Strokes are life-changing events that can affect a person both physically and emotionally, temporarily or permanently. After a stroke, successful recovery will often involve specific rehabilitative activities such as:
Speech therapy: To help with problems producing or understanding speech. Practice, relaxation, and changing communication style, using gestures or different tones for example, all help.
Physical therapy: To help a person relearn movement and co-ordination. It is important to get out and about, even if it is difficult at first.
Occupational therapy: To help a person to improve their ability to carry out routine daily activities, such as bathing, cooking, dressing, eating, reading, and writing.
Joining a support group: To help with common mental health problems such as depression that can occur after a stroke. Many find it useful to share common experiences and exchange information.
Support from friends and family: To provide practical support and comfort. Letting friends and family know what can be done to help is very important.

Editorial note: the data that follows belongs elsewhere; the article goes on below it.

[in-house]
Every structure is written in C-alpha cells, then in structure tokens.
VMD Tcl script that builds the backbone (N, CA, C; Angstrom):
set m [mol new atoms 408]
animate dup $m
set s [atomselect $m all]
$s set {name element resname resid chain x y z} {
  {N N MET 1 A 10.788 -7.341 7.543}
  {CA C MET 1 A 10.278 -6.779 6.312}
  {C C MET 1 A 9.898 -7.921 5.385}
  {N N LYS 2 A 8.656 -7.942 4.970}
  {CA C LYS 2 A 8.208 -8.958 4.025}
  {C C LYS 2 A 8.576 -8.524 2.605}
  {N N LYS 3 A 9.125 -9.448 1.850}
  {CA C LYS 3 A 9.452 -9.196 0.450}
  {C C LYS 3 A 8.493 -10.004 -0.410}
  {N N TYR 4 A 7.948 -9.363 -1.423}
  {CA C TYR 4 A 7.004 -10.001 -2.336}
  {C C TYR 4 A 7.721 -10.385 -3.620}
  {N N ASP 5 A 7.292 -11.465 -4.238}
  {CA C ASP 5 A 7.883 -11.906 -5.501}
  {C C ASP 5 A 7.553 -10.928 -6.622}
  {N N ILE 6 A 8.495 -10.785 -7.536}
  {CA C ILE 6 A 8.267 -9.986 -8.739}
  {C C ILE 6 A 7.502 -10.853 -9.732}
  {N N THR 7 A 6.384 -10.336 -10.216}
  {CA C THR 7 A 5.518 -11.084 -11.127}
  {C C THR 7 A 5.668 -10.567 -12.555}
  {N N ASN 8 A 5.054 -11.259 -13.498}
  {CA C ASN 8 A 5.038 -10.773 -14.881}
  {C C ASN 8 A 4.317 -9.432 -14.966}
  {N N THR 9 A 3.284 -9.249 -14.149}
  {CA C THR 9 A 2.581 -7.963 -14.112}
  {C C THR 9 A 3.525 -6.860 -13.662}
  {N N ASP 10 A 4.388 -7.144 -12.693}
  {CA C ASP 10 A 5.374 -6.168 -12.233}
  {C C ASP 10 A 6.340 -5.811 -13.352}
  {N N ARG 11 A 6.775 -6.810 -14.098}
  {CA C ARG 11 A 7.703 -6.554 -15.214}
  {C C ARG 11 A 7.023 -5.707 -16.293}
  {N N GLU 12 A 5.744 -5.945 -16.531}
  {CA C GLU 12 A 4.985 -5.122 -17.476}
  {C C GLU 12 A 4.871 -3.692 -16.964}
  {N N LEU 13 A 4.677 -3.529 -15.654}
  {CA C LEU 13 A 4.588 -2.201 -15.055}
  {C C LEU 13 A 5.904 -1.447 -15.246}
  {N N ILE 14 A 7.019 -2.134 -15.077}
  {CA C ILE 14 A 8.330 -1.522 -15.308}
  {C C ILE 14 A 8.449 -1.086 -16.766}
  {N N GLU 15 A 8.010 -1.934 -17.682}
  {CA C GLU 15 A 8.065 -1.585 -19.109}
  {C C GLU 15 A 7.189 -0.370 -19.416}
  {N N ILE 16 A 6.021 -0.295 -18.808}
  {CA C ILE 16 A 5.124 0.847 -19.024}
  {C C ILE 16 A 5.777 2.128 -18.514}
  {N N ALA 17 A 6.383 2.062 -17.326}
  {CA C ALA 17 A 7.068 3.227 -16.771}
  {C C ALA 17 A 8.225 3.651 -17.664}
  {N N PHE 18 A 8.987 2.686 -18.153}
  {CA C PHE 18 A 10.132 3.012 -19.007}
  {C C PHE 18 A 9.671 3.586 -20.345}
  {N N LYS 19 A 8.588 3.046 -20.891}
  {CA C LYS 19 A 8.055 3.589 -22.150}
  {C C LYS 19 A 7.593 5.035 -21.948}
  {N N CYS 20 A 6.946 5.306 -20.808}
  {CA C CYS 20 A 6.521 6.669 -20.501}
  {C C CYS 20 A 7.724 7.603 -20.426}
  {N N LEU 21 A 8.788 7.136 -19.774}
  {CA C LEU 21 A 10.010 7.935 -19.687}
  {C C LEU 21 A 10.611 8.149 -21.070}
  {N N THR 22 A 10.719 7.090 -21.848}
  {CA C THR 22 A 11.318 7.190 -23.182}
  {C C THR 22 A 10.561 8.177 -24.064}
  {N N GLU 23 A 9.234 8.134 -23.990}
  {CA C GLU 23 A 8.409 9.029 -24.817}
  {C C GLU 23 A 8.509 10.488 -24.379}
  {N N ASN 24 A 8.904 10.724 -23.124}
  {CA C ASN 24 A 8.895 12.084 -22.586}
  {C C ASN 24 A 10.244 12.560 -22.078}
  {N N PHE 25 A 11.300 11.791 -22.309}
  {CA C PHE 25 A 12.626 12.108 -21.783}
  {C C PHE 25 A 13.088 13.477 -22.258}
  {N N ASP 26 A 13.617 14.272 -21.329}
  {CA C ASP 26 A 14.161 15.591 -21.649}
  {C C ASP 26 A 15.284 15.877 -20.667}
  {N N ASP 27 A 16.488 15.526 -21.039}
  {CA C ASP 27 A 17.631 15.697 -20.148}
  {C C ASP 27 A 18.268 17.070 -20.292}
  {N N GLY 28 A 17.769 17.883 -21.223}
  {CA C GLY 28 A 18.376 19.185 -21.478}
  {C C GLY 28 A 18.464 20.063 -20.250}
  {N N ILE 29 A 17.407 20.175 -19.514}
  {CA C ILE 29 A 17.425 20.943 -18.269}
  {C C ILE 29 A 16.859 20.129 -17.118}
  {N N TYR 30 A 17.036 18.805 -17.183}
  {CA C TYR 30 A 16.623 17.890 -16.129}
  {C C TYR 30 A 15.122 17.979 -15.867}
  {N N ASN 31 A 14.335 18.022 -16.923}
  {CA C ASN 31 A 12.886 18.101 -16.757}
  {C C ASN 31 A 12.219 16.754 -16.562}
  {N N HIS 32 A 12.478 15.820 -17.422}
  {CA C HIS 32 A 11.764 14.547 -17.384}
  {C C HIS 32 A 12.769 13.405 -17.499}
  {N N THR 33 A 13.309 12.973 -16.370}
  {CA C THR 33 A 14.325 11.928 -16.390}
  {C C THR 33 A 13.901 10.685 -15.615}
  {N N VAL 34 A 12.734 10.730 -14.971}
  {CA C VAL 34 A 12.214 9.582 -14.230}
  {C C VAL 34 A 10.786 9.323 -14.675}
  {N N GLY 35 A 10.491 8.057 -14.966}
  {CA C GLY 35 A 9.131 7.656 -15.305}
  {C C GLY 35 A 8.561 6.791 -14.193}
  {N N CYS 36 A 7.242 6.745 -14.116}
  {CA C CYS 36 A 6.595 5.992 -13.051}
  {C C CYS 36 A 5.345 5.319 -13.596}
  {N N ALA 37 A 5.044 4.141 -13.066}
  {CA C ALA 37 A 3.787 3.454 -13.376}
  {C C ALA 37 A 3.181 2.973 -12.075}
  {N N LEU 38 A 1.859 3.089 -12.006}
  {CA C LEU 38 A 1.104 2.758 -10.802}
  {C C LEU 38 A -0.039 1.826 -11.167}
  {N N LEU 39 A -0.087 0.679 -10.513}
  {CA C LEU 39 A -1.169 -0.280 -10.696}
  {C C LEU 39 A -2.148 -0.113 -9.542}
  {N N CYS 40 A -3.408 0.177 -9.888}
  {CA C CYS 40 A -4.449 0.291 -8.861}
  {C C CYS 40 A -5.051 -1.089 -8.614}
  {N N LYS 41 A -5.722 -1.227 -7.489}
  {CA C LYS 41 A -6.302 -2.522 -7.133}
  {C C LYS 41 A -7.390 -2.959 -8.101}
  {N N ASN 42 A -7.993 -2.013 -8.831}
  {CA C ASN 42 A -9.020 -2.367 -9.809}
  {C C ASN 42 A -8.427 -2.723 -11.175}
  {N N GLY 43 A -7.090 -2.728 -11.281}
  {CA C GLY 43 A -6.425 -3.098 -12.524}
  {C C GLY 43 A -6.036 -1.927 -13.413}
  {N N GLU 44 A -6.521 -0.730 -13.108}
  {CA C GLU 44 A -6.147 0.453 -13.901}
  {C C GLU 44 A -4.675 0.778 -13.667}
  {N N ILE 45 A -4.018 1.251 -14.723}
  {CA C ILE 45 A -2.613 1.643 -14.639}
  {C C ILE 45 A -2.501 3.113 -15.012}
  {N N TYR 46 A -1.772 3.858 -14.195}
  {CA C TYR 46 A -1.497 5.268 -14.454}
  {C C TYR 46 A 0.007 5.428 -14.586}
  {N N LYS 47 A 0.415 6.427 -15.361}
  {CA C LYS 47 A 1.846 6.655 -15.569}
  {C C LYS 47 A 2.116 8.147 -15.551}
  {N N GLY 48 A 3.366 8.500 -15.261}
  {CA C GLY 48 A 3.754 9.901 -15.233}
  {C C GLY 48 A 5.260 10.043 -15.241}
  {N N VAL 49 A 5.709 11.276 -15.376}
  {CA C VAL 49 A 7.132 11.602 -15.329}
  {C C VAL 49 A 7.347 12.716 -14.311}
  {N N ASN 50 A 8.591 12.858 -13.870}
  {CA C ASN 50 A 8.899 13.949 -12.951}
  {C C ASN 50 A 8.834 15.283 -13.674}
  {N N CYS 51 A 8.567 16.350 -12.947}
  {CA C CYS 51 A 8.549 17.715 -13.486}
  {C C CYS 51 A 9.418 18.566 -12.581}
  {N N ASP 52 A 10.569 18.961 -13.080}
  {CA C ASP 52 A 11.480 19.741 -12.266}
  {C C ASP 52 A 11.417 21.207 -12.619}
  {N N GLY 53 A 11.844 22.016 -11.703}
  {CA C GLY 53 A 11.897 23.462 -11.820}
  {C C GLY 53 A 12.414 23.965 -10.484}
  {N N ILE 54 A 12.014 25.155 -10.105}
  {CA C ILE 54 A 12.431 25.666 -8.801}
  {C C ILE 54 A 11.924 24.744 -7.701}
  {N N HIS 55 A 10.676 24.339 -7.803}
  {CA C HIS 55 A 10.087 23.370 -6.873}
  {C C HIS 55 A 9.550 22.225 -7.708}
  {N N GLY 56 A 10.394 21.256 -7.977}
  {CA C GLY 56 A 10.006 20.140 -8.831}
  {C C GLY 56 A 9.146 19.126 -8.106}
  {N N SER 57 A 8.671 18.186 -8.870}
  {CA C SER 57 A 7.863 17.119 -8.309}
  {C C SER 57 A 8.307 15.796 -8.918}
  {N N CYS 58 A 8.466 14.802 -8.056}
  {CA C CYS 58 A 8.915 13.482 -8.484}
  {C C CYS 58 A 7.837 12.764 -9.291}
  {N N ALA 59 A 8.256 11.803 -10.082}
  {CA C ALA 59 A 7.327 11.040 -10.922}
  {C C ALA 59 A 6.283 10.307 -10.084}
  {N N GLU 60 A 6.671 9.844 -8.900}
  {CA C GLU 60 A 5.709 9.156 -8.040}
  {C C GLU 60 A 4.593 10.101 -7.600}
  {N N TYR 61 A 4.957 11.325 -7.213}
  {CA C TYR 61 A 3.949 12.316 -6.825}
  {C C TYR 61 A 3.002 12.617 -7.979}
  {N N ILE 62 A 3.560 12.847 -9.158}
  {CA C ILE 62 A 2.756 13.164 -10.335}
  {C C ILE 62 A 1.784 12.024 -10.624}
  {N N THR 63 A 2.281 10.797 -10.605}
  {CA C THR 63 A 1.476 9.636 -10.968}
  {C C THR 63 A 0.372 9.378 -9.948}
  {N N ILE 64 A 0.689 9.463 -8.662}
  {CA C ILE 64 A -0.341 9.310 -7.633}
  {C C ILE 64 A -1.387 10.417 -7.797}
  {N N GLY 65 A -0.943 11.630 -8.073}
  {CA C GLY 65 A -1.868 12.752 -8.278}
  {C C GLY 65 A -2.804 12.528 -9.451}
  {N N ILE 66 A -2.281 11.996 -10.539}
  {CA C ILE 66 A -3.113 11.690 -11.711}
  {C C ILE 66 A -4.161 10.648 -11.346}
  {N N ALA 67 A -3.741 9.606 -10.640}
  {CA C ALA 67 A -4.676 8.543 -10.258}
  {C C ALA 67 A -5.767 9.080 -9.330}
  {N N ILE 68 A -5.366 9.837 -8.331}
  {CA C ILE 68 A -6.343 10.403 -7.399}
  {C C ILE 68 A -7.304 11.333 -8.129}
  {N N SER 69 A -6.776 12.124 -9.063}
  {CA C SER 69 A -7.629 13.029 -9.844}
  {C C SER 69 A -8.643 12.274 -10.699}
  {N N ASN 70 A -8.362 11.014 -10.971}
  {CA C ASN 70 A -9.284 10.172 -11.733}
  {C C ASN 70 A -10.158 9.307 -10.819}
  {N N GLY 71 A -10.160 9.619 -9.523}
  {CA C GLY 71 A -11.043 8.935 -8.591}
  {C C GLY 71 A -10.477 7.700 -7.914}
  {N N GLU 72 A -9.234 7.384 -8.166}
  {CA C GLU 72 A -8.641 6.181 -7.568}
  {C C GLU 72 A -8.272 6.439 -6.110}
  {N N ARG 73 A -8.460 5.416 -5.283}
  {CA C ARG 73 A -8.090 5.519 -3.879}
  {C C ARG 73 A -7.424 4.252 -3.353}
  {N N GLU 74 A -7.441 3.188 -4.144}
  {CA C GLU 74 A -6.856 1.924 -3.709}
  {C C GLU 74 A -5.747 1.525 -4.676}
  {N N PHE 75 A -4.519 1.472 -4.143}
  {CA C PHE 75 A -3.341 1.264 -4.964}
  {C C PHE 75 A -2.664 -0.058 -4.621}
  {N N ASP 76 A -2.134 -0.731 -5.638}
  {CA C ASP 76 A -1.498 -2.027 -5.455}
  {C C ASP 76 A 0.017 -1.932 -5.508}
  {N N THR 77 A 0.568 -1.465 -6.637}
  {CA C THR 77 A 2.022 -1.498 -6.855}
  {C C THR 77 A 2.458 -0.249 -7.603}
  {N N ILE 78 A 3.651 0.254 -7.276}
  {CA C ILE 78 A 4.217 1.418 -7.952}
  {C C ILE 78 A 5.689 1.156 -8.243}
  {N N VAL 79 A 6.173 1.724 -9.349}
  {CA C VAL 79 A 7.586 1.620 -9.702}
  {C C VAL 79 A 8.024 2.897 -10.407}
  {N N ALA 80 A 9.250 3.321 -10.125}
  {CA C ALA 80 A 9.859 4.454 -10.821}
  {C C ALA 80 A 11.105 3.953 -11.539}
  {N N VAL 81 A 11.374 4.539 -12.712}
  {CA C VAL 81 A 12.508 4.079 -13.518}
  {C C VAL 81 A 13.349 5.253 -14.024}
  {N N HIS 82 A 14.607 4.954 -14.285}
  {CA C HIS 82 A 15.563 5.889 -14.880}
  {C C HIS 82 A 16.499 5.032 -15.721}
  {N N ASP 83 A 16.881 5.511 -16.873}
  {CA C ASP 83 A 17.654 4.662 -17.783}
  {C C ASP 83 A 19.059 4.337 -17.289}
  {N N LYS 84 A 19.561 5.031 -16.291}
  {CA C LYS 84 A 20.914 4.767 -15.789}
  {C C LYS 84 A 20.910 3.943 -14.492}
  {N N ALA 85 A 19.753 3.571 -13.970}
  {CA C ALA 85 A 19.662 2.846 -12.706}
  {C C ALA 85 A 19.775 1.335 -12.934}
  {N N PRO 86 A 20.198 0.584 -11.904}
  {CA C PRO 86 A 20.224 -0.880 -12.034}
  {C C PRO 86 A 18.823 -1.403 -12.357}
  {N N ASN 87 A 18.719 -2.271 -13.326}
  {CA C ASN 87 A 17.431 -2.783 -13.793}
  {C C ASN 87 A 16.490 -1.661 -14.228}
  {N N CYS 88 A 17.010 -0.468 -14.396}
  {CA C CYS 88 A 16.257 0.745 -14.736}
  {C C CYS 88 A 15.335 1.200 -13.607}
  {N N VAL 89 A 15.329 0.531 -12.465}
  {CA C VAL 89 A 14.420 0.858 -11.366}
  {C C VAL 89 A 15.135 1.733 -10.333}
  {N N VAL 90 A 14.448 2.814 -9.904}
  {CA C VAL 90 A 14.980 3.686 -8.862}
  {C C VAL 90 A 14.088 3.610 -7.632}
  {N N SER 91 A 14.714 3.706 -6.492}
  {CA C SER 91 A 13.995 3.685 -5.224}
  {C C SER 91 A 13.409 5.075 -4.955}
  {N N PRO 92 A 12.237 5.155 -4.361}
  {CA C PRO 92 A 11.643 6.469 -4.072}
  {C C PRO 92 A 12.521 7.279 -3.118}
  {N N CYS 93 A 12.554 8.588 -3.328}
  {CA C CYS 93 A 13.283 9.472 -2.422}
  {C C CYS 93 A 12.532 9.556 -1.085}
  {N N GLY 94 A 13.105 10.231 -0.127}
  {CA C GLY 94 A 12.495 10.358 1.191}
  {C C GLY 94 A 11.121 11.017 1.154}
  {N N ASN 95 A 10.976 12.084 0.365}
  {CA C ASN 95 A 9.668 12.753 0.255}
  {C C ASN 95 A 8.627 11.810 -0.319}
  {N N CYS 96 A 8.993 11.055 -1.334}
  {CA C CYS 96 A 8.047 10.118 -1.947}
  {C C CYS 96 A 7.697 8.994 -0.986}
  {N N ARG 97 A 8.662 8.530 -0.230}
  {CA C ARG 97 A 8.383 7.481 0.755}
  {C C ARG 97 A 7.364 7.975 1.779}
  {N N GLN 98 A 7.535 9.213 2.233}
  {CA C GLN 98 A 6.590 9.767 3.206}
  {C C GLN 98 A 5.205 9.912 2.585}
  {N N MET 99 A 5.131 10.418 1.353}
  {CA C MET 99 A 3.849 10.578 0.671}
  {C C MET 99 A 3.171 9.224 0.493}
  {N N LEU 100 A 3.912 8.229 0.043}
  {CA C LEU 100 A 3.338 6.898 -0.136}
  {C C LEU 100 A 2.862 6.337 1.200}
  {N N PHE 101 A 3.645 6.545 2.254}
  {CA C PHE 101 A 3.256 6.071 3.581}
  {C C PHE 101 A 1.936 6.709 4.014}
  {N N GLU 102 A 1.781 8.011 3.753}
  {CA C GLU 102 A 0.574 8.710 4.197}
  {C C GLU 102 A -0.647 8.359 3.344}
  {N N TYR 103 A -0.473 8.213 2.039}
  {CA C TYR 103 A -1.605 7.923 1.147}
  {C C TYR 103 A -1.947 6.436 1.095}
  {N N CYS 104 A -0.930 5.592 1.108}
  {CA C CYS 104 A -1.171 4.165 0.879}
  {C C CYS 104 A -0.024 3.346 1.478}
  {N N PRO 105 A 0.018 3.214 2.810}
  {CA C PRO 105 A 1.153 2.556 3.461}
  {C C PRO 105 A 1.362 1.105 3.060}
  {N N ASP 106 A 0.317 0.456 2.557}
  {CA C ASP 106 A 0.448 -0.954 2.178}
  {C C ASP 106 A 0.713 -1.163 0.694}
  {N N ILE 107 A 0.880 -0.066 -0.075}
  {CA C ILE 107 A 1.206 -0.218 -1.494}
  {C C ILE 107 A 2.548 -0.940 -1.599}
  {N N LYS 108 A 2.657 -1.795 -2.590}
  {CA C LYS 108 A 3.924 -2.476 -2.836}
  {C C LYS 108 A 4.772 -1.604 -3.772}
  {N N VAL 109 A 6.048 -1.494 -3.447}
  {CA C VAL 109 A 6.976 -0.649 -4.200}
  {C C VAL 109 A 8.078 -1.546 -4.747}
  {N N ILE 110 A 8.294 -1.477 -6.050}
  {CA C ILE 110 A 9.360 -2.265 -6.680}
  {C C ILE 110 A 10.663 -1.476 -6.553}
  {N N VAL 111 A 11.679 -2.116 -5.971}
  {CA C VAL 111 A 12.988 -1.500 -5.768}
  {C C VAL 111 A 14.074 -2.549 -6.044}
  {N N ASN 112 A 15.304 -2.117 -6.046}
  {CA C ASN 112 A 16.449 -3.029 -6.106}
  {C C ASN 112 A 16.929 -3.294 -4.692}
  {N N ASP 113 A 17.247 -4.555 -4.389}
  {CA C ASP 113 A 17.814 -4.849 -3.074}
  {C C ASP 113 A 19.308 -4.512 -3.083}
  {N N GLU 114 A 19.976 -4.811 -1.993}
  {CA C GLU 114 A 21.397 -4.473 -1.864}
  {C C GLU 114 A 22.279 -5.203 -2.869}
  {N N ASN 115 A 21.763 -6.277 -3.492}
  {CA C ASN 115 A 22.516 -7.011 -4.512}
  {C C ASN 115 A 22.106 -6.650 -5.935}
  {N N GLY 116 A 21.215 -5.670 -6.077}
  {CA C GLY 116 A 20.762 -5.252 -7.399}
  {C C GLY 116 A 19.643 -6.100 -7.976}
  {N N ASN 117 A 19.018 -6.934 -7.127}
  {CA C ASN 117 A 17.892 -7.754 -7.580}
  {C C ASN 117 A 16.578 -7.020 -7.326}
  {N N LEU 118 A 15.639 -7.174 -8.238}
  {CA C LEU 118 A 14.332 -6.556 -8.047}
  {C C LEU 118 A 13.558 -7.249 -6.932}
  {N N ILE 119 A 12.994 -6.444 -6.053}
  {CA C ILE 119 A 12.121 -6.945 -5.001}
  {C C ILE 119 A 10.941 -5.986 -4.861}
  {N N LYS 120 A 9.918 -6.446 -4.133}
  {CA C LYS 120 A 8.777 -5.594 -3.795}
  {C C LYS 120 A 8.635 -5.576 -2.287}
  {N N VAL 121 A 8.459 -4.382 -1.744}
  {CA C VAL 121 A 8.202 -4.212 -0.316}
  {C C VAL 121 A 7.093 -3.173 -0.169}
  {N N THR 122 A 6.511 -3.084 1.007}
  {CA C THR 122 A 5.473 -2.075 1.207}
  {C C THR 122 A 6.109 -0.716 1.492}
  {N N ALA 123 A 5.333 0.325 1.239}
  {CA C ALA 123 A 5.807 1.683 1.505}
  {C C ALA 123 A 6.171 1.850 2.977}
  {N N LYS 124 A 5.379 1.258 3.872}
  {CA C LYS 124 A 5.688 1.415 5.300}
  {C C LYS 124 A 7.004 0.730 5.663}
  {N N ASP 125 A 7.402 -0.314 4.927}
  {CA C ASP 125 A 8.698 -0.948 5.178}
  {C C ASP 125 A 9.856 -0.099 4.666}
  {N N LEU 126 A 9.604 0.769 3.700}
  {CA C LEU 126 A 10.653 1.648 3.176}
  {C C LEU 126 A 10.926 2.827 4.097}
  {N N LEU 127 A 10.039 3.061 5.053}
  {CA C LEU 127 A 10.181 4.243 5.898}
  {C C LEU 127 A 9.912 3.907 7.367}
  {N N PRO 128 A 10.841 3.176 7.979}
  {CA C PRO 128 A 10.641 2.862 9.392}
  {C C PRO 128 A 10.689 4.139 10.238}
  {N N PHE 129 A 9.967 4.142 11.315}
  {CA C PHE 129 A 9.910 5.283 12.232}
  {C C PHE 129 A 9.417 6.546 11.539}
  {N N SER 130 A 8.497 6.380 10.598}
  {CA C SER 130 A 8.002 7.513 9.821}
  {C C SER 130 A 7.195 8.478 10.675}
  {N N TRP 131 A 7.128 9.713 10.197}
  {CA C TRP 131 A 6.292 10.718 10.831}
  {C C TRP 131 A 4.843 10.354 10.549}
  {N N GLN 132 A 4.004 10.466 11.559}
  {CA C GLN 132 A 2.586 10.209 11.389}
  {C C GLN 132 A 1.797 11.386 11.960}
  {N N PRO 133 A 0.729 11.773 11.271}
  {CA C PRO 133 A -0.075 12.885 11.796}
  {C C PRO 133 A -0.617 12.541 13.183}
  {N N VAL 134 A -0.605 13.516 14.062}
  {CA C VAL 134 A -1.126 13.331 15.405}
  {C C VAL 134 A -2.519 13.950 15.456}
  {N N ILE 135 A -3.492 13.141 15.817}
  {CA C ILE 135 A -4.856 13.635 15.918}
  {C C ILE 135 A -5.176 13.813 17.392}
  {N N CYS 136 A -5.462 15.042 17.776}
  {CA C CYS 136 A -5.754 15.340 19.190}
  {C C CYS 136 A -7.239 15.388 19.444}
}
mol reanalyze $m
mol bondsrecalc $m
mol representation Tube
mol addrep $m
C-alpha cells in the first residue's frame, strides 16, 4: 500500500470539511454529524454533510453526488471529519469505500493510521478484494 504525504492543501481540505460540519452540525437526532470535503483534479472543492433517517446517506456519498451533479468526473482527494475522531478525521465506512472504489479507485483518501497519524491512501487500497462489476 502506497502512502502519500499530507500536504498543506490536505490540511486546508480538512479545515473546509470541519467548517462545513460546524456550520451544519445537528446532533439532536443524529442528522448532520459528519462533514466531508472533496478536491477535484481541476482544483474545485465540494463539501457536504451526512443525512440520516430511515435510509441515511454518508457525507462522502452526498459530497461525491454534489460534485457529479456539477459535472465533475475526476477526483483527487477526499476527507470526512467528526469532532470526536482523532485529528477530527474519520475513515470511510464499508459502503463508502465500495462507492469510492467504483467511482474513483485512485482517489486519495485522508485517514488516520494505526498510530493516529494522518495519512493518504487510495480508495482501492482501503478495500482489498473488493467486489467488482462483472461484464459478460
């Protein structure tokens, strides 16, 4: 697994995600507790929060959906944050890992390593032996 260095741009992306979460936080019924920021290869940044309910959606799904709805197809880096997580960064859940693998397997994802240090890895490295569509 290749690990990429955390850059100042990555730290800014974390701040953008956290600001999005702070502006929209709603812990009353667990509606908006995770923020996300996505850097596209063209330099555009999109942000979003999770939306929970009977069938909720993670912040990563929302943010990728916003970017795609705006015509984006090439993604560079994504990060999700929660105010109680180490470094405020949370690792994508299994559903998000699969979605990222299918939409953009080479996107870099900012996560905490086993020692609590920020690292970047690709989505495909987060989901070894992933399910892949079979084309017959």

Rehabilitation is an important and long part of treatment. With the right help, rehabilitation to a normal quality of life is possible, depending on the severity of the stroke.

Prevention for stroke

This is best done by living healthfully, which means:
• Eating a healthy diet.
• Maintaining a healthy weight.
• Exercise regularly.
• Don’t smoke.
• Avoiding alcohol.
Eating a healthful diet means plenty of fruits, vegetables, and healthy whole grains, nuts, seeds, and legumes; eating little or no red or processed meat; limiting intake of cholesterol and saturated fat (typically found in foods of animal origin); and minimizing salt intake so as to support healthy blood pressure.
• Keeping blood pressure under control.
• Treating diabetes.
• Treating obstructive sleep apnea (if present).
In Alternative Medicine, some natural medication and therapies have been confirmed effective for stroke: Hijaamah (blood letting), and other herbal medicines. On this, you may reach out to us via our contacts.